Take the Rough Rider’s advice and go to church this year

If you aren’t already a regular churchgoer, my New Year’s resolution for you is to become one. To strengthen my appeal, I enlist the old Rough Rider, President Theodore Roosevelt. I’ll splice in my own comments to spice up his “Ten Reasons to Go to Church,” which appeared in a 1917 edition of The Ladies Home Journal. (As always, substitute your own religious tradition for church; this is not the place to proselytize. Likewise, know that when Teddy says “men” he also means “women,” although they don’t seem to need as much convincing.)

1. In this actual world a churchless community, a community where men have abandoned and scoffed at or ignored their religious needs, is a community on the rapid downgrade. Human beings are made to relate upwards (spiritually), sideways (socially), and downwards (naturally), so to speak. We stand most erect when we attend well to all these relationships.

2. Church work and church attendance mean the cultivation of the habit of feeling some responsibility for others and the sense of braced moral strength which prevents a relaxation of one’s own moral fiber. We are what we do. If we want to be better, we have to act our way to it through practice.

3. There are enough holidays … devoted to pure holiday making. … Sundays differ from other holidays, among other ways, in the fact that there are fifty-two of them every year. … On Sunday, go to church. Amen.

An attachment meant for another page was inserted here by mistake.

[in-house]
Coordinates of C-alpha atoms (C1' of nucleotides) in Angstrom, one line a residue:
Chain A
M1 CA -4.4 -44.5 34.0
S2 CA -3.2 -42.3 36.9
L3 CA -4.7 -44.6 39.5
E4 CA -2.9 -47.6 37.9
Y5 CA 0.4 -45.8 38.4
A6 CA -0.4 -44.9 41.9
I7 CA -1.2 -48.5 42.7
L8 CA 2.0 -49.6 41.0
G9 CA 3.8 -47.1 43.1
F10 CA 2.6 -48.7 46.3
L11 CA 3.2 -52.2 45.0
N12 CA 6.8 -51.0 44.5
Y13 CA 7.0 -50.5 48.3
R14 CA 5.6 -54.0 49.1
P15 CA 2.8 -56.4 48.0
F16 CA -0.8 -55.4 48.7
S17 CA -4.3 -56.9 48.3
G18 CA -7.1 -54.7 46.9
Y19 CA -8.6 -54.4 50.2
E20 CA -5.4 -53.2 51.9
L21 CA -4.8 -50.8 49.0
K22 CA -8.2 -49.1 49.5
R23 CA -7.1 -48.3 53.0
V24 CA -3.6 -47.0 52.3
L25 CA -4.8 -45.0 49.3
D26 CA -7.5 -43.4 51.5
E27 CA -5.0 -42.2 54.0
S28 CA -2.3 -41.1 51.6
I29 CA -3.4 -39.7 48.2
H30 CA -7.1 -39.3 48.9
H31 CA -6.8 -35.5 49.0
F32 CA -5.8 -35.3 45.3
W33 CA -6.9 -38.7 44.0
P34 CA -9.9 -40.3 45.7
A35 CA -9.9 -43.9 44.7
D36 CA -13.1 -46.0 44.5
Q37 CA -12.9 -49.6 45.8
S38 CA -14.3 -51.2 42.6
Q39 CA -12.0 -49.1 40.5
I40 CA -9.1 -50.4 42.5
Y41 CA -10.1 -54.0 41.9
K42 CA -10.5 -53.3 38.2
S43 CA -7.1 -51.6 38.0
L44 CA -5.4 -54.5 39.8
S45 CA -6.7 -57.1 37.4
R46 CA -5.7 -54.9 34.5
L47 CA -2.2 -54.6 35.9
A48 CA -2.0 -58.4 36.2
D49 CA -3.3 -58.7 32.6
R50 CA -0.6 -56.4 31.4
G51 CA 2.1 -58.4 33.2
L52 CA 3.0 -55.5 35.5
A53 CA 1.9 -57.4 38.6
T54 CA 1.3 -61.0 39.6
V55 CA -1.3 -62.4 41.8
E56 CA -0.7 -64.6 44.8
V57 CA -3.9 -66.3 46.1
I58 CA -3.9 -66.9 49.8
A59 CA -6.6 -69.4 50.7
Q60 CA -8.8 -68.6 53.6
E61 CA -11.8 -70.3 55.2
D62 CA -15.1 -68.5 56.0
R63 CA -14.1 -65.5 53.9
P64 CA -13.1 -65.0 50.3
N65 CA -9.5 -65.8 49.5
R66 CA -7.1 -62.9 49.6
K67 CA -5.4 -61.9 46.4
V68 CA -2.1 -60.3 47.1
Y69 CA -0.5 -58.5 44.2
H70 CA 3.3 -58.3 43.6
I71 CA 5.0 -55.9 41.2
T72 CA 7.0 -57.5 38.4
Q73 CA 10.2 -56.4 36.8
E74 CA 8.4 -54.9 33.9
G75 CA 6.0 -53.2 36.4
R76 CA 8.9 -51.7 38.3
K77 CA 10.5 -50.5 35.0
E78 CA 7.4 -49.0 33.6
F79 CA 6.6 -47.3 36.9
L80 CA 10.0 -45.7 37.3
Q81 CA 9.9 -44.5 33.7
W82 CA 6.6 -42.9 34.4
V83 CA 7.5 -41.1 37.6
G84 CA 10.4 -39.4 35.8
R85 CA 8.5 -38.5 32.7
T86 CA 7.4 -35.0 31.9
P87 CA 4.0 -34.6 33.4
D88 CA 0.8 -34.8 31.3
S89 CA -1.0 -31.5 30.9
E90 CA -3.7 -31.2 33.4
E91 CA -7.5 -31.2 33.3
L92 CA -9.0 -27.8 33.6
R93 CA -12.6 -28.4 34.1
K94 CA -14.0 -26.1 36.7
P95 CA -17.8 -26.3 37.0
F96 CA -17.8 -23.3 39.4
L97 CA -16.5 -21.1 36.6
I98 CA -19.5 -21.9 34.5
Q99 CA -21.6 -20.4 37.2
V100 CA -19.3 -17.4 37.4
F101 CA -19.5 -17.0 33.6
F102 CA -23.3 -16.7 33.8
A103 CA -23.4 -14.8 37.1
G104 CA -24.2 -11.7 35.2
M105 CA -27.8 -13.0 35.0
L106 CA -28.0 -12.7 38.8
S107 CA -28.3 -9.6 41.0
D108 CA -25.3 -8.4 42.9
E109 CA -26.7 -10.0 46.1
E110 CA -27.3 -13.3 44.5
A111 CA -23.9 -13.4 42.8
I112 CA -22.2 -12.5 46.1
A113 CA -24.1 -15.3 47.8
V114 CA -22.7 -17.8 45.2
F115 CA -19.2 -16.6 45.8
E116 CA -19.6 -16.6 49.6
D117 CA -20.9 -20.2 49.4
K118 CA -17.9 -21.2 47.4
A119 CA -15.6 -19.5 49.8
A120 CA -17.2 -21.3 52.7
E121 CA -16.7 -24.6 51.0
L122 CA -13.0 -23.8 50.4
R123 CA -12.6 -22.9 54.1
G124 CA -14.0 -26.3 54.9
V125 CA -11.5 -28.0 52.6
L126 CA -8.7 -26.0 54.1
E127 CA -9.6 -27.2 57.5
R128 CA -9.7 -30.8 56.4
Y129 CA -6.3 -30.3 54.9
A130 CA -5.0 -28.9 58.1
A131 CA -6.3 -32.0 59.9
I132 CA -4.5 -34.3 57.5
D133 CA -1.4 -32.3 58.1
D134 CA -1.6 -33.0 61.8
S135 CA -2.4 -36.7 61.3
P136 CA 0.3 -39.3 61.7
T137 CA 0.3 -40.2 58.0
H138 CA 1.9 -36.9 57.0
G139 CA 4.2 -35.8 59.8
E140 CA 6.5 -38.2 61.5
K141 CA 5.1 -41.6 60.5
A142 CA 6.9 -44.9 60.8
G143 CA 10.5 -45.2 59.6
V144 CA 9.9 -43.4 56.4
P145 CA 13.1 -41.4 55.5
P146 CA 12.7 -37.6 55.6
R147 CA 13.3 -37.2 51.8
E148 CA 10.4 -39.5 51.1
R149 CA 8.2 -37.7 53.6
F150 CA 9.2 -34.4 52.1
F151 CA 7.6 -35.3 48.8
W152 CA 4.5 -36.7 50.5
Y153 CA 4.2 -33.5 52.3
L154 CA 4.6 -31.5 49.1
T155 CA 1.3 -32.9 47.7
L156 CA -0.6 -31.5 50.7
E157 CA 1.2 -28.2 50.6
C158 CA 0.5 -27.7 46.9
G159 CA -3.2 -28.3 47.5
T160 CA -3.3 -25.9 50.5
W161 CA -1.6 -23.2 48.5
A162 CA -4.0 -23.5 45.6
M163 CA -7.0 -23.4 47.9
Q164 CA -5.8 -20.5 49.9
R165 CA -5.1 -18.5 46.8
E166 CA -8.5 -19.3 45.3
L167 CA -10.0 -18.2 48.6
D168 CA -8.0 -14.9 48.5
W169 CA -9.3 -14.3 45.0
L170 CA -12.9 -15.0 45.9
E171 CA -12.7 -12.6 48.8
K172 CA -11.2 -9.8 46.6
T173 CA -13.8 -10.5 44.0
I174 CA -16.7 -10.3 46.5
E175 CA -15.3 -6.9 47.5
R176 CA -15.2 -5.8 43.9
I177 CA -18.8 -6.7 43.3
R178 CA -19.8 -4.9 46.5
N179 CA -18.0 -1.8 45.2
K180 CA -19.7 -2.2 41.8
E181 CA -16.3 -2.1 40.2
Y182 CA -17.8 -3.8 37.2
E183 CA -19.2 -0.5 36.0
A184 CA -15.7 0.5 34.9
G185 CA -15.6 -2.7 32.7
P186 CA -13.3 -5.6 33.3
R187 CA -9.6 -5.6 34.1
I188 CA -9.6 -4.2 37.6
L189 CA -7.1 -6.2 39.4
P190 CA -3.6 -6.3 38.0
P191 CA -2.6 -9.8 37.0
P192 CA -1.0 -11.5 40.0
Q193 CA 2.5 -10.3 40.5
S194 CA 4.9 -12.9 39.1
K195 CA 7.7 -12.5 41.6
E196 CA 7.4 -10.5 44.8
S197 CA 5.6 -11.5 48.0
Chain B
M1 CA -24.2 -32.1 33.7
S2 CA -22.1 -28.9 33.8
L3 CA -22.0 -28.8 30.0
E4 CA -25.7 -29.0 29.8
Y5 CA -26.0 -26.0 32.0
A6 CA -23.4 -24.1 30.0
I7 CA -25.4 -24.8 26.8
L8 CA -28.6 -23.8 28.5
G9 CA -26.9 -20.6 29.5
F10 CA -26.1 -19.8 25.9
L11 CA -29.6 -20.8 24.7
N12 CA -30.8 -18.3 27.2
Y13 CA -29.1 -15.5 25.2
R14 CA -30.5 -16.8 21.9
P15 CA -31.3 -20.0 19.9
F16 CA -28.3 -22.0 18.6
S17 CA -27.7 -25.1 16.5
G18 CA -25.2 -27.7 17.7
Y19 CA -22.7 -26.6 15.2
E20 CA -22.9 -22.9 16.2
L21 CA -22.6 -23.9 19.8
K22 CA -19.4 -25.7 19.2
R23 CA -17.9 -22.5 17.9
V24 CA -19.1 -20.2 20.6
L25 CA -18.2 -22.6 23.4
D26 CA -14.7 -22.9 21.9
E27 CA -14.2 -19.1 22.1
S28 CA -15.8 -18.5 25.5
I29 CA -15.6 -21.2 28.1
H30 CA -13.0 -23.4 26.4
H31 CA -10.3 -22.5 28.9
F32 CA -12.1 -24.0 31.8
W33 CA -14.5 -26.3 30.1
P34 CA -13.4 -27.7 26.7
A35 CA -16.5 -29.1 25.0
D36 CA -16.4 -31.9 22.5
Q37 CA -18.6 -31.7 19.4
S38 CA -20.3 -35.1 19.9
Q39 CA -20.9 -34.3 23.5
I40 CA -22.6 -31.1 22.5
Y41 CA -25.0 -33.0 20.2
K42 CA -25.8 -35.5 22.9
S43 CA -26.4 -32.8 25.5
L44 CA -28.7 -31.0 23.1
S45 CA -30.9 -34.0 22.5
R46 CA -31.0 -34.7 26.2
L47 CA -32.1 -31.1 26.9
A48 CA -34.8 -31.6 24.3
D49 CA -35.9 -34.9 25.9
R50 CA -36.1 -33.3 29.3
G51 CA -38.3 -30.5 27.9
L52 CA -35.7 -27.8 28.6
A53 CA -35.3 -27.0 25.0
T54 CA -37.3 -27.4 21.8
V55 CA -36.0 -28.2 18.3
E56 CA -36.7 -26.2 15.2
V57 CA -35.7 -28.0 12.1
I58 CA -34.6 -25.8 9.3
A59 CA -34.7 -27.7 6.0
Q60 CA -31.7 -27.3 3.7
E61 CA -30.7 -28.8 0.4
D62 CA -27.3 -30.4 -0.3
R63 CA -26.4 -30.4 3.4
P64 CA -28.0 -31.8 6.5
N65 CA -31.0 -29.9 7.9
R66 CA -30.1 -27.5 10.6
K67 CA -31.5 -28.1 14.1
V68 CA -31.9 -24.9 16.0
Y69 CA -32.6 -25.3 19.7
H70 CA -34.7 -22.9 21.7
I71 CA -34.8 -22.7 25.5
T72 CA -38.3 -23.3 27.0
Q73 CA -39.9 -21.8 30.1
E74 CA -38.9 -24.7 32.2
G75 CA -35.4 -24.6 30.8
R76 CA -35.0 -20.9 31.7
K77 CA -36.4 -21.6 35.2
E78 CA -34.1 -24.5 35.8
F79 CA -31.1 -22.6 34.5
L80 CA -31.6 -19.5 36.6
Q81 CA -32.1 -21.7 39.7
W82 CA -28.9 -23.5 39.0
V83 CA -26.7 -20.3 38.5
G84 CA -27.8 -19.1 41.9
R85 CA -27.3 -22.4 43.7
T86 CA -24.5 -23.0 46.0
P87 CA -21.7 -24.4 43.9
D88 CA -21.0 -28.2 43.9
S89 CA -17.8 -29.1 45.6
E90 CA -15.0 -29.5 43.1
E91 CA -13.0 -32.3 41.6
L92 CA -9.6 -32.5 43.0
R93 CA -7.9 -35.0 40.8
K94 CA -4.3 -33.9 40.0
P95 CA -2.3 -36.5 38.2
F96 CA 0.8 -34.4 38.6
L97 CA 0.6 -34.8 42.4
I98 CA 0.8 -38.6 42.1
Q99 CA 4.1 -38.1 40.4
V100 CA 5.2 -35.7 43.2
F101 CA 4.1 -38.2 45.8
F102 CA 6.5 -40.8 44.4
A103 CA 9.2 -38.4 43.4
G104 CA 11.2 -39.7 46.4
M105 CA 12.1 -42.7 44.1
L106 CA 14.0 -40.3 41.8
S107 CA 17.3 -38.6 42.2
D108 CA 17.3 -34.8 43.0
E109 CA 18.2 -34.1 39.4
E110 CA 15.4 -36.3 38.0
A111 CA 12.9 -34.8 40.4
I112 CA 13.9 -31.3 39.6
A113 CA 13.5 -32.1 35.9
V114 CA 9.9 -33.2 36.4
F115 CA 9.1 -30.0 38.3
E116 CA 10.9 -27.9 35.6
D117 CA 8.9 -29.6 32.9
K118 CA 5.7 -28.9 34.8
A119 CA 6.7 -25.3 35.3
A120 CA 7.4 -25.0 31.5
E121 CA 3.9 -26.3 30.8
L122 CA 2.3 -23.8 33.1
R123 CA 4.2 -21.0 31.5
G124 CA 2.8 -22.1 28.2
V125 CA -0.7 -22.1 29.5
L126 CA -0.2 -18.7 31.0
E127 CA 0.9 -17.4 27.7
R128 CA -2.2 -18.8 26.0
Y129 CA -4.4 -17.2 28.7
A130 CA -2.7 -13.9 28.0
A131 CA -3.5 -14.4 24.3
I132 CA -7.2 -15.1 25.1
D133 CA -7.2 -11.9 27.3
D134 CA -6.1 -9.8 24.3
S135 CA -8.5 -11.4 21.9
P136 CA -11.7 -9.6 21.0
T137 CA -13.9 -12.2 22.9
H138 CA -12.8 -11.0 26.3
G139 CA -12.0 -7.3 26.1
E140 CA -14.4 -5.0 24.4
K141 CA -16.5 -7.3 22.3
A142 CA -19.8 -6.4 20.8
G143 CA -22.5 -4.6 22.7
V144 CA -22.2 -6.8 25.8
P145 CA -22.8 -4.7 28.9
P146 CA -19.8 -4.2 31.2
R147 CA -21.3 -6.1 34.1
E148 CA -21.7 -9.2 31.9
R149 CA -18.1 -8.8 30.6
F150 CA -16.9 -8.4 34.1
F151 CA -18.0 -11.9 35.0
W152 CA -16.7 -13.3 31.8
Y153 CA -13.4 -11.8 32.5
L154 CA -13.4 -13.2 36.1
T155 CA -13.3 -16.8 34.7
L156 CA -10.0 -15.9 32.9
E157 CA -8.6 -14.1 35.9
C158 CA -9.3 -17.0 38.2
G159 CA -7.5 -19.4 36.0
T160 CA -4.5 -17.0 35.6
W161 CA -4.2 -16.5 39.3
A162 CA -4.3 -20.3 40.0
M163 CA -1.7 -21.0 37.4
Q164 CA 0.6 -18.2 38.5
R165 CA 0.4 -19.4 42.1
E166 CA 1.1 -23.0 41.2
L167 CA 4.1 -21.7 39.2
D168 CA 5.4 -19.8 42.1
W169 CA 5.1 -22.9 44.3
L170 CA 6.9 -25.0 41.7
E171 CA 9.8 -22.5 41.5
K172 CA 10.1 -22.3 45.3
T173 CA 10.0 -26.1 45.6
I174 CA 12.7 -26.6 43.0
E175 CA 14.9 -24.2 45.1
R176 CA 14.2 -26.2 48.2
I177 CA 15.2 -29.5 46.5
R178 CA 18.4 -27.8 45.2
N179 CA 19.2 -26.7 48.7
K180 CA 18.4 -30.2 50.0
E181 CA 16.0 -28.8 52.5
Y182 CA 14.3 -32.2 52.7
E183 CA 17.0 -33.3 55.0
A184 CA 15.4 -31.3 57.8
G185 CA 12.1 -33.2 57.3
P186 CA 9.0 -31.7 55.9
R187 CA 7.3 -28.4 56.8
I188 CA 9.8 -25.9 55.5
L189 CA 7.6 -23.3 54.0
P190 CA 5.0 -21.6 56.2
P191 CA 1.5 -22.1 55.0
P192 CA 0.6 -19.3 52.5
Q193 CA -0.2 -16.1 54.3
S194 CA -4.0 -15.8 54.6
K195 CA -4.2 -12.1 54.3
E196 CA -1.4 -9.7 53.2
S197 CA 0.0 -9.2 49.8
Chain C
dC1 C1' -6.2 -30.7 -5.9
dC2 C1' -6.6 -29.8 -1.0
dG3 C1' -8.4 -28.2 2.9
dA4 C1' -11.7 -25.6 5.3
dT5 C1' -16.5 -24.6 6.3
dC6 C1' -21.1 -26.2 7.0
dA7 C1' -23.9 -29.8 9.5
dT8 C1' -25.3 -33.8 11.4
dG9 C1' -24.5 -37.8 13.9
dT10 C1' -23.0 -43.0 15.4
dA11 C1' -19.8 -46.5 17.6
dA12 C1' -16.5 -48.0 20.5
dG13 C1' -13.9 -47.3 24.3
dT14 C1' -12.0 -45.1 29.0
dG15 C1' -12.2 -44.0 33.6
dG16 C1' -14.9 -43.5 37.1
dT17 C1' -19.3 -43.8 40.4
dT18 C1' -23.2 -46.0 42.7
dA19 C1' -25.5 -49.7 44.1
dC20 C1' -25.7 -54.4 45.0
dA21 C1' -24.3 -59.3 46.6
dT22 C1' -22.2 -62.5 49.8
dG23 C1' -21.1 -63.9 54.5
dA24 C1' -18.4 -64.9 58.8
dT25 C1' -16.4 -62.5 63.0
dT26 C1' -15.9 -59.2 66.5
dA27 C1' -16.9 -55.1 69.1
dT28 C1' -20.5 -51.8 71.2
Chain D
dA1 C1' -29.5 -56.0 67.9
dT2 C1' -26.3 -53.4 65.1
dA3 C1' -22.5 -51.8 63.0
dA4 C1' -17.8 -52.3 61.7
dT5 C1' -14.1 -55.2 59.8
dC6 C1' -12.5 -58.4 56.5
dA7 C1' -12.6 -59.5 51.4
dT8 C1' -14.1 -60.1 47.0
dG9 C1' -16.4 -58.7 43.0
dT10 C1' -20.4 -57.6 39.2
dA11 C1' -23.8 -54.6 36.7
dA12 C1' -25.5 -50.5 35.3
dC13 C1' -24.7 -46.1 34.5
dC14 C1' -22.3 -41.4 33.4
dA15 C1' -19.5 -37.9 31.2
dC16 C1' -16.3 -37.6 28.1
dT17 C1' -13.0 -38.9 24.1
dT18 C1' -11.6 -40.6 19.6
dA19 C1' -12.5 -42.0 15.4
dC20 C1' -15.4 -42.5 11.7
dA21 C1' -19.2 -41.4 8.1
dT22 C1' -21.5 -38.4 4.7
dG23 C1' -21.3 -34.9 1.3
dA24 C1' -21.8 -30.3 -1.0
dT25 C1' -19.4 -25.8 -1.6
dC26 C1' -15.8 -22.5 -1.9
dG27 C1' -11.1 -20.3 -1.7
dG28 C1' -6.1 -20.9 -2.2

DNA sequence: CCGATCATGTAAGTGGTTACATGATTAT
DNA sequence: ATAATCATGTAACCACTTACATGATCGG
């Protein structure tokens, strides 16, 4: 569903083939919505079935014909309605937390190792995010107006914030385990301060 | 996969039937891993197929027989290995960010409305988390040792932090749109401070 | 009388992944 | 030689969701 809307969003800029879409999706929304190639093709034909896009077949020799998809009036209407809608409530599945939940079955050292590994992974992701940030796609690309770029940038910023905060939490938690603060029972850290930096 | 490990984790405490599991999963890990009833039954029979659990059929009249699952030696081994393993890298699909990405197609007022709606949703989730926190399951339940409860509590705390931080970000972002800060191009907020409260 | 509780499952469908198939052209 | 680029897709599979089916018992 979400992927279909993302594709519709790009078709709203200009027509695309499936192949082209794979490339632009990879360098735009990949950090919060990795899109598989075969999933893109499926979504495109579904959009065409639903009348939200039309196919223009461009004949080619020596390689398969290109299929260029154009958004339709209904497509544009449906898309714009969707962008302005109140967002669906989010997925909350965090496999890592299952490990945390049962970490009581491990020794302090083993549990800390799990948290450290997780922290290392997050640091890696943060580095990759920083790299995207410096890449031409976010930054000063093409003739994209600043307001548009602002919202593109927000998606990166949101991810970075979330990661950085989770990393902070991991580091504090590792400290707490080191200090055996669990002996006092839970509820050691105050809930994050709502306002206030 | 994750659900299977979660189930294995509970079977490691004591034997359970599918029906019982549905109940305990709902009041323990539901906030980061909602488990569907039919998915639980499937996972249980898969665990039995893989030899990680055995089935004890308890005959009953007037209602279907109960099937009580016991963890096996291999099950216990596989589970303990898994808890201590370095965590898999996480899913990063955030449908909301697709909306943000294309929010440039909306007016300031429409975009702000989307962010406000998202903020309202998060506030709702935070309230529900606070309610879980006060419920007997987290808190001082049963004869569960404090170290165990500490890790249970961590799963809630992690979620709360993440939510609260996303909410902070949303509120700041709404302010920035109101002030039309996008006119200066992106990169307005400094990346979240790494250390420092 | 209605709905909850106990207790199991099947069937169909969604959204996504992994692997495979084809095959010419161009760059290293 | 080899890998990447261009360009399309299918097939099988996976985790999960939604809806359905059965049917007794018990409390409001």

4. Yes, I know all the excuses. I know that one can worship the Creator … in a grove of trees, or by a running brook, or in one’s own house, just as well as in church. But I also know as a matter of cold fact the average man does not thus worship or thus dedicate himself. If he stays away from church he does not spend his time in good works or in lofty meditation. He looks over the colored supplement of the newspaper. Today we might watch color TV instead, but this excuse is usually a copout.

5. He may not hear a good sermon at church. But unless he is very unfortunate he will hear a sermon by a good man who, with his good wife, is engaged all the week long in a series of wearing and humdrum and important tasks for making hard lives a little easier. I can’t speak for the preacher being a good man, since I only know one well, and he’s a stout blend of good and bad. Going to church helps me move the mix toward the good. It may for you, too.

6. He will listen to and take part in reading some beautiful passages from the Bible. And if he is not familiar with the Bible, he has suffered a loss. Verily.

7. He will probably take part in singing some good hymns. OK, they’re not all good. And some are just choruses. But when the valley of the shadow of death looms, humming Lady Gaga won’t get you through.

8. He will meet and nod to, or speak to, good, quiet neighbors. … He will come away feeling a little more charitably toward all the world, even towards those excessively foolish young men who regard church-going as rather a soft performance. Many non-attending men seem to fear losing manliness in church, as if it’s really a woman’s world. Jesus was a real man, but he did love his mother. Just saying.

9. I advocate a man’s joining in church works for the sake of showing his faith by his works. Here, here. Real community is come-and-stay commitment, not come-and-go consumerism.

10. The man who does not … connect himself with some active, working church misses many opportunities for helping his neighbors, and therefore, incidentally, for helping himself. Good church is good for you. Look for a good church that you can find, not a perfect one that you never will.

Though many of these may seem quaint and old fashioned, the point is still the same today: God is worthy of worship, neighbors need caring for, and our souls require spiritual exercise.

A church near you waits to welcome you.

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